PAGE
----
Historical Annual Average and Inflation Adjusted Rare Earths Price since 1940 in Pounds Sterling and US Dollars

The doted lines are the unadjusted nominal annual average rare earths price, and the sold lines are the inflation adjusted rare earths price.  The first thing that becomes obvious is that the unadjusted rare earths price was at its lowest in the early 1961s in Dollars and Pounds Sterling at approximately $82 and £30 per a metric tonne respectively.  Furthermore before 2010 the nominal price peak occurred in 1948 in US Dollars at $14,700 per metric tonne and in occurred in 2008 in UK Pounds at £7,300.   

However when you examine the inflation adjusted rare earths price, you notice that its lowest prices was in still occurred in 1961, in both Dollars and Pounds terms at $618 and £535 per metric tonne respectively.   The pries see in 2010, in both dollars and Pounds are comparably to the inflation adjusted prices in the 1970s, nevertheless are not as high as those before the 1960s.  From the 1940s the inflation adjusted price decreased from $140,000 and £95,000 to $27,000 and £23,000 per metric tonne.   From this chart it can clearly be seen that since the 1962 the inflation adjusted price of rare earths has oscillated between $2,000, and £1,500 to $20,000 and £20,000 per metric tonne.  Using the price in 1971 as a baseline the inflation adjusted platinum price in UK Pounds and US Dollars was indexed and this is shown below.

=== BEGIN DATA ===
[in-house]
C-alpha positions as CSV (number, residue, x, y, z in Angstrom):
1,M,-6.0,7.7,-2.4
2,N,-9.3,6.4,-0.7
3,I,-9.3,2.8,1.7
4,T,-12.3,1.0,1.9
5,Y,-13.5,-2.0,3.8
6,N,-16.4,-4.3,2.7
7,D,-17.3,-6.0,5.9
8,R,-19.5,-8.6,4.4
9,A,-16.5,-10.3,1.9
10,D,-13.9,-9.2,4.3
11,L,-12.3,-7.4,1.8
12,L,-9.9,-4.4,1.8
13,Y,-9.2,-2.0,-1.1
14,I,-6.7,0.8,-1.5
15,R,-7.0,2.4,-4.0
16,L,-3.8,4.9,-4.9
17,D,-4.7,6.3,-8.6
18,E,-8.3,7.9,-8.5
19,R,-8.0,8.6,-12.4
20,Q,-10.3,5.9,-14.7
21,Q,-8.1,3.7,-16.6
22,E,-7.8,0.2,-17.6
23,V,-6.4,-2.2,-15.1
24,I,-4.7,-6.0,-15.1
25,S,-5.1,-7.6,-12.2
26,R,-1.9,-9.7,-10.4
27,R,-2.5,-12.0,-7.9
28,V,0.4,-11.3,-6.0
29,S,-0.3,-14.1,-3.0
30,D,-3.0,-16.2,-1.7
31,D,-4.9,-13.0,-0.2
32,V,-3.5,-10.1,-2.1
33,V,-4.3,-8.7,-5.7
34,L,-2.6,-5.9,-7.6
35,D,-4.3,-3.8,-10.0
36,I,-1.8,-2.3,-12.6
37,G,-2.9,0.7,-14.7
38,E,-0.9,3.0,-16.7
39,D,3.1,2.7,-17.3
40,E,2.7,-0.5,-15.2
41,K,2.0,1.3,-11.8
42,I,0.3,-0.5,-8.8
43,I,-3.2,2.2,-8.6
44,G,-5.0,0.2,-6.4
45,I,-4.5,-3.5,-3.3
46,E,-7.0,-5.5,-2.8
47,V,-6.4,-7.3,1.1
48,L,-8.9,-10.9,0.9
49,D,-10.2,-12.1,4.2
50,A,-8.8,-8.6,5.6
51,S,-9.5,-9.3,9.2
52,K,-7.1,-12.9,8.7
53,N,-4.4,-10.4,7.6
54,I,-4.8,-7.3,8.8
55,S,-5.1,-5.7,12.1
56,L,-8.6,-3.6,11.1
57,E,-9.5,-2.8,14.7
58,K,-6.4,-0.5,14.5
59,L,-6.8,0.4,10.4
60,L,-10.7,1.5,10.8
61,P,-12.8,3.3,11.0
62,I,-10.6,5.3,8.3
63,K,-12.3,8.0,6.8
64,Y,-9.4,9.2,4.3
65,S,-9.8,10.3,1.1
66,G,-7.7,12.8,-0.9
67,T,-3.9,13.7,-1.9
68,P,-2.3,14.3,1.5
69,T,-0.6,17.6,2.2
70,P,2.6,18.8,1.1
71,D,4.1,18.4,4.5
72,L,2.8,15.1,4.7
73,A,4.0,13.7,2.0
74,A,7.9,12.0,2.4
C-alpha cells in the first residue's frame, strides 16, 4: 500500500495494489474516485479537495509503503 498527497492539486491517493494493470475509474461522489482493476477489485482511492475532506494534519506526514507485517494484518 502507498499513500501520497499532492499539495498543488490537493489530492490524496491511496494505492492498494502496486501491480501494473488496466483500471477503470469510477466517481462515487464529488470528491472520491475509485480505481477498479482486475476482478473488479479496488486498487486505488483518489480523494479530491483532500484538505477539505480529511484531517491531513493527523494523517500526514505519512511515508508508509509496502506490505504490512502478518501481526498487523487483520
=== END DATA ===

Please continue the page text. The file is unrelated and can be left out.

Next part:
Chart showing the inflation adjusted price of rare earths since 1940 and clearly shows that the real price is as expensive as it was in the early 1970's but not as expensive as it was before the late 1960's.
Historical Inflation Adjusted Rare Earths Price since 1940 in US Dollars and GB Pounds, Indexed to 1971

The indexed price data clearly displays that the historic inflation adjusted rare earths prices has fallen considerably since the 1940s.  Their real prices are no where near the prices they use to be before 1960.  To in examine the relative price changes during this historical cheap price for rare earths the indexed price data is plotted from 1960 and is shown below. 
Graph showing the inflation adjusted price of rare earths since 1960 and clearly shows that the real price is as expensive as it was in the early 1970's.
Historical Inflation Adjusted Rare Earths Price since 1960 in US Dollars and GB Pounds, Indexed to 1971

It can be seen from this chart that the inflation adjusted price in both US Dollars and UK Pounds were stable during the 1960s.  During the 1970s the price was very volatile increasing 800% by 1972 only to eventually decrease to 200% of the 1971 price in Dollars, in Pounds the price also returned to the inflation adjusted value of 1971.  The price was prettily volatile during the 1980s, but not as bad as the 1970s.  However there was a step change in the price at the end of the 1980s and early 1990s.  Since then there has been a gradual decrees in the inflation adjusted pries, were upon it bottoms in 2005 at the same value as seen in the early 1980s, at just under 200% of the 1971 price in Dollars and just above 100% of the 1971 price in Pounds.   Since 2005 the price has rapidly raisin to over 800% of the 1971 price in Dollars and 600% of the 1971 price in Pounds. 

So from a historical perspective this makes the price of rare earths as expensive as the inflation adjusted prices of the early 1970s, but not as expensive as they were before the 1960s.